It happened again on Saturday. Tom and I were driving down to Collegeville for our annual St. John’s University football game on an absolutely picture-perfect fall day—trees that were beginning to turn color, the blue sky reflected in the blue lakes. We were listening on the car radio to Click and Clack, the Tappet Brothers’ show, Car Talk, on Minnesota Public Radio . . . and then it happened.
A woman called into Car Talk from Grand Rapids, Minnesota. You would have thought she said she was from Outer Mongolia somewhere north of the Arctic Circle. “Woo-oo, Grand Rapids, Minneso-o-ota! Just how cold does it get up there?” challenged Brother Ray or Brother Tom, I forget which one. And like a true Minnesotan, the woman from Grand Rapids rose to their expectations and bragged about the one day last winter where the temperature reached minus 40 degrees.
That was enough to send Click and Clack over the edge, absolutely ridiculing anyone who would willingly and knowingly live in Grand Rapids, Minnesota. The lady fed right into it; after all, it was Click and Clack and they make fun of everything. “Well,” she said, as all we Minnesotans have said a thousand times, “my dad says it builds character.” Ha-ha, everyone laughed.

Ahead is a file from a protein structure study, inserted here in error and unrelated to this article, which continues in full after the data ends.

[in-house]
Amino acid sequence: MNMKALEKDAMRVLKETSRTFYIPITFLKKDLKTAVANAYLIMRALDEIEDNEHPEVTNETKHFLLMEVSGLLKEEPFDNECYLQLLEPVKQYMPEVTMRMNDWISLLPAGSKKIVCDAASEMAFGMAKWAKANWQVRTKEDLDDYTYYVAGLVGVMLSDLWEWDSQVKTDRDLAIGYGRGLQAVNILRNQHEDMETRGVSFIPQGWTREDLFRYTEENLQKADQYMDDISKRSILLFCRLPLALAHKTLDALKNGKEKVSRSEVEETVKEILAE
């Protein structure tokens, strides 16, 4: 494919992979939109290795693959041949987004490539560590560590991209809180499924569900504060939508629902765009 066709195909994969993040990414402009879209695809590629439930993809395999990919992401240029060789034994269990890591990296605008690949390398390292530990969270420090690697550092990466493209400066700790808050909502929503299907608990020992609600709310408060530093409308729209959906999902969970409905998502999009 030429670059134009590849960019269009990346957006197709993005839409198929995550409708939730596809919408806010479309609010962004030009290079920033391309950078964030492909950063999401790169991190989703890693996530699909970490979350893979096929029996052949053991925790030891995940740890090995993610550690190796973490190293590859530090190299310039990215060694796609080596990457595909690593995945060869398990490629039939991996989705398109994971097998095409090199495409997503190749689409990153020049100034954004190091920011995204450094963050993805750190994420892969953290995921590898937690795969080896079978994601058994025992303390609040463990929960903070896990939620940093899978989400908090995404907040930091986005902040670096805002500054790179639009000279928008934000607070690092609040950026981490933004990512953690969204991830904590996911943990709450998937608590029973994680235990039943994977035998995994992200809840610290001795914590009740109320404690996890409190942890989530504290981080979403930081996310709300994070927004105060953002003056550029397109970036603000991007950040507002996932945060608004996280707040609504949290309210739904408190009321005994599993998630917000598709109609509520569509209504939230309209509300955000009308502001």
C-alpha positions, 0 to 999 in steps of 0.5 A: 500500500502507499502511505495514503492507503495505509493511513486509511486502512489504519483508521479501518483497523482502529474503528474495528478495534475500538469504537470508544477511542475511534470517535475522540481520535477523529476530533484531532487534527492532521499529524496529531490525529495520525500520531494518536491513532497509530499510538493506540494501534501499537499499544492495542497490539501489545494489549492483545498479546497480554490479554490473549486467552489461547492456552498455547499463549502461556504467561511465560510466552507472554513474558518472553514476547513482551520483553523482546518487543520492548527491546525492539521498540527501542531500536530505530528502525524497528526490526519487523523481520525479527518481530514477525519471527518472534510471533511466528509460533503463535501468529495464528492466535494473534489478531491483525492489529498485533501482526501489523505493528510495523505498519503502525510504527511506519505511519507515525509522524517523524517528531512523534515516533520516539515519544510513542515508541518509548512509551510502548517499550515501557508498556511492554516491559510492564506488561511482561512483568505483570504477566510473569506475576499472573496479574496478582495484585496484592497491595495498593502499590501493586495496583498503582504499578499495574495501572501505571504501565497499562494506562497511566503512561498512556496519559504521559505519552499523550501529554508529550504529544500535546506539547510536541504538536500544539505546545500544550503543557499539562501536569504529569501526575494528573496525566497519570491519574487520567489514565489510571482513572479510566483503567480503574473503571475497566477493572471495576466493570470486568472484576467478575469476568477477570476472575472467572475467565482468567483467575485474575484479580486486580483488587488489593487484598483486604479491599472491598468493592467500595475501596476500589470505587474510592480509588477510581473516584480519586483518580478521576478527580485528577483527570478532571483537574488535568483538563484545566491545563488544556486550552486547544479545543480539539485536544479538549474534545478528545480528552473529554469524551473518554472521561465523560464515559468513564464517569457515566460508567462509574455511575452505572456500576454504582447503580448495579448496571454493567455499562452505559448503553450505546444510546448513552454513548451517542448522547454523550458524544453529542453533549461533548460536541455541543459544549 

Then I held my breath; would she say the other cliché? The one you just have to say if you mention the other one about character building?
She did. She added the one that all of our Minnesota dads have said a million times: “The cold keeps out the riff-raff.” Click and Clack heartily agreed that riff-raff wouldn’t be able to survive a Minnesota winter.
Hurray! She kept the myth alive! What the lady failed to say (dumb like a fox, that lady) is that the Grand Rapids, Minnesota, area is one of the most beautiful spots on the face of the earth. If Minnesota has 10,000 lakes, the Grand Rapids area has a thousand of them. It’s right on the edge of the Chippewa National Forest, and for the next week and half, the whole countryside is at peak for fall colors. Even if Click and Clack don’t want to go to Grand Rapids, other tourists will be driving through Itasca County to see some of the most beautiful fall colors in the nation. These tourists will use the hiking and biking trails, camp grounds, resorts, and fishing lodges.
But by reinforcing the stereotype, the MPR listeners from all over the country believe that Grand Rapids is somewhere near the ends of the earth. I don’t suppose the people up there want Click and Clack’s east coast bumper-to-bumper traffic clogging up Forest Road for the people who appreciate Northern Minnesota’s beauty.
The lady from Grand Rapids did us all a favor—by keeping the riff-raff out. Grand Rapids will be Minnesota’s little secret.